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Bible Commentaries

Simeon's Horae Homileticae

Proverbs 1

Verses 20-31


Proverbs 1:20-20.1.31. Wisdom crieth without; she uttereth her voice in the streets: she crieth in the chief place of concourse, in the openings of the gates: in the city she uttereth her words, saying, How long, ye simple ones, will ye love simplicity? and the scorners delight in their scorning, and fools hate knowledge? Turn you at my reproof: behold, I will pour out my spirit unto you. I will make known my words unto you. Because I have called, and ye refused: I have stretched out my hand, and no man regarded; but ye have set at nought all my counsel, and would none of my reproof: I also will laugh at your calamity; I will mock when your fear cometh; when your fear cometh as desolation, and your destruction cometh as a whirlwind; when distress and anguish cometh upon you. Then shall they call upon me, but I will not answer; they shall seek me early, but they shall not find me: for that they hated knowledge, and did not choose the fear of the Lord: they would none of my counsel: they despised all my reproof. Therefore shall they eat of the fruit of their own way, and be filled with their own devices.

TO expostulate with men respecting their evil ways, to point out the consequences of persisting in them, to urge the necessity of a speedy and thorough conversion to God, and to enforce the address with affectionate entreaties and encouraging assurances, is stigmatized as the effervescence of a heated imagination, the offspring of a weak enthusiastic mind. But, however it be foolishness with men, it is wisdom in the sight of God. No expostulations, entreaties, promises, or threatenings can be delivered with greater energy or affection than those in the text; yet God calls them the voice, not of folly and enthusiasm, but of “wisdom;” and, whatever we may think of them, they will be found to be “the words of truth and soberness.” We are now “in the chief place of concourse,” and it is wisdom itself, or God under the name of Wisdom, that now addresses us. The substance of the address may be comprehended under two general observations:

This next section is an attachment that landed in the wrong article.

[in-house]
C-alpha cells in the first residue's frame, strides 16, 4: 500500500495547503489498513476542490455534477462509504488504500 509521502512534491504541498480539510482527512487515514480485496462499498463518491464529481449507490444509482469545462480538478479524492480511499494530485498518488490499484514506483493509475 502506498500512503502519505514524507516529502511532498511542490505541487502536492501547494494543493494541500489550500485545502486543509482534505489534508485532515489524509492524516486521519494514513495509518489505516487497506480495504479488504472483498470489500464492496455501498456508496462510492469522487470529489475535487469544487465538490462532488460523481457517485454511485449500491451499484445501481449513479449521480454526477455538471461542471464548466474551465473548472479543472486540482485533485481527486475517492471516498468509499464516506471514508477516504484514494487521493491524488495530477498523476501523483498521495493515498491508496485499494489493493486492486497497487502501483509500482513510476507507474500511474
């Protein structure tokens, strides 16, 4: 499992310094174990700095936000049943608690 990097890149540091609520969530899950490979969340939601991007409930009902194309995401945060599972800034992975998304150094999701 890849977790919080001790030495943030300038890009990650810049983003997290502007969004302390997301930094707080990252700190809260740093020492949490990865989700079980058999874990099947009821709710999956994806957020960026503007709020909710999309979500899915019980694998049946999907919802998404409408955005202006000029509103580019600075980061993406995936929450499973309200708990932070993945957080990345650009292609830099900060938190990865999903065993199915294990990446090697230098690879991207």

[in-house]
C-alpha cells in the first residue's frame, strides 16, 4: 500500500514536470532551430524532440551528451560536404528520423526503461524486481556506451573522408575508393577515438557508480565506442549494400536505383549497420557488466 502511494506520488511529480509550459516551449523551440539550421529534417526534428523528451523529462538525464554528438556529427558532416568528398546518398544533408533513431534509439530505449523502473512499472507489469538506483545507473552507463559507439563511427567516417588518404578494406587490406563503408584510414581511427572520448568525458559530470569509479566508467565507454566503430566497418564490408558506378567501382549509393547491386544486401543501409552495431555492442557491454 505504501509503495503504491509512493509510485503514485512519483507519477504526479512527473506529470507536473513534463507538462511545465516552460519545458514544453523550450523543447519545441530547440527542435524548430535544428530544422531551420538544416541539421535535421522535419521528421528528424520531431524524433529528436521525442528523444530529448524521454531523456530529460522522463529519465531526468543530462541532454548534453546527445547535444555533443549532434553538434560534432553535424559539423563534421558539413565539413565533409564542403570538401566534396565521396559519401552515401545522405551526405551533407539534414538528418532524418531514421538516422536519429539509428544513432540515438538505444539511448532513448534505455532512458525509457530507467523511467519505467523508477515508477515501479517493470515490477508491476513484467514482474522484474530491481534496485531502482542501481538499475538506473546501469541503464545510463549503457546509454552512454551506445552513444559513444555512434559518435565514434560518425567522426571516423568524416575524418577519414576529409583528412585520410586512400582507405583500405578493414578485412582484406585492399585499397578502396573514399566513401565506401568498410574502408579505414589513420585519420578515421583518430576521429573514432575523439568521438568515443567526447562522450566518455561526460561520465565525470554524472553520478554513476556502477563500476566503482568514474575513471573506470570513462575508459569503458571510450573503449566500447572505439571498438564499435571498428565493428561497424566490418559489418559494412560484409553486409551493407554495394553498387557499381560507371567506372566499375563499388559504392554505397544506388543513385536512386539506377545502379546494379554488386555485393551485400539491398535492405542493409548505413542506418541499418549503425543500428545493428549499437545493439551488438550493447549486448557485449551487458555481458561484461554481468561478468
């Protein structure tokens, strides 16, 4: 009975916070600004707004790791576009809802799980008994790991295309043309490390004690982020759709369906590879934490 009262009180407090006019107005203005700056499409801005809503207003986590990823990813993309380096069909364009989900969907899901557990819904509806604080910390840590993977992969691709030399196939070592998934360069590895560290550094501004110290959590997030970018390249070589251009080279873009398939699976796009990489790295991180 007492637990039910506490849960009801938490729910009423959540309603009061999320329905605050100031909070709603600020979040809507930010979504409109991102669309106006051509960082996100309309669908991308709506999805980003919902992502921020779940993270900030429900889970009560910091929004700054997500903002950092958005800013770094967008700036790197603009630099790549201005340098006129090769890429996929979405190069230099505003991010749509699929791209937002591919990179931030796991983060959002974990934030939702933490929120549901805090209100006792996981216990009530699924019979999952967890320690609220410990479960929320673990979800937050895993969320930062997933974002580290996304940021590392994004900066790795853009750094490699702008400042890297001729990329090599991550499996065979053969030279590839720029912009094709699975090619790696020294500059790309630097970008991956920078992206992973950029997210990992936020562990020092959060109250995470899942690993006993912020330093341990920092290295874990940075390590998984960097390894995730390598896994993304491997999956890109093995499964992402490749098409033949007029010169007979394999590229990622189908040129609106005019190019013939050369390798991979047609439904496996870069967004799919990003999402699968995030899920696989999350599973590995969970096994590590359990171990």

To those who receive his invitations, God will be exceeding gracious—

Nothing can be more tender than the expostulation before us—
[The words are addressed not merely to the “simple,” but to those who “love simplicity;” not only to the ignorant, but to them that “hate knowledge;” not only to those who are destitute of religion, but who “delight to scoff” at it. What can we suppose that God should say to such daring transgressors? What, but to denounce the heaviest judgments? But “he is God and not man,” and therefore he speaks to them as God, in terms of inconceivable love and mercy; “How long will ye love your evil and destructive ways?” Will not “the past time suffice to have followed” them? Have they been so pleasant or profitable that ye will forego all the happiness of heaven for them? or, if ye intend to turn away from them, have ye fixed the period of your conversion? “How long” do you intend to persist? Till the time of sickness, and the hour of death? or till some more convenient season? Ah! “turn you at my reproof;” let the words of a Father and a Friend prevail with you: do not attempt to justify your actions; or to extenuate your guilt: you see clearly enough that your conduct is indefensible: turn, turn from it without delay—]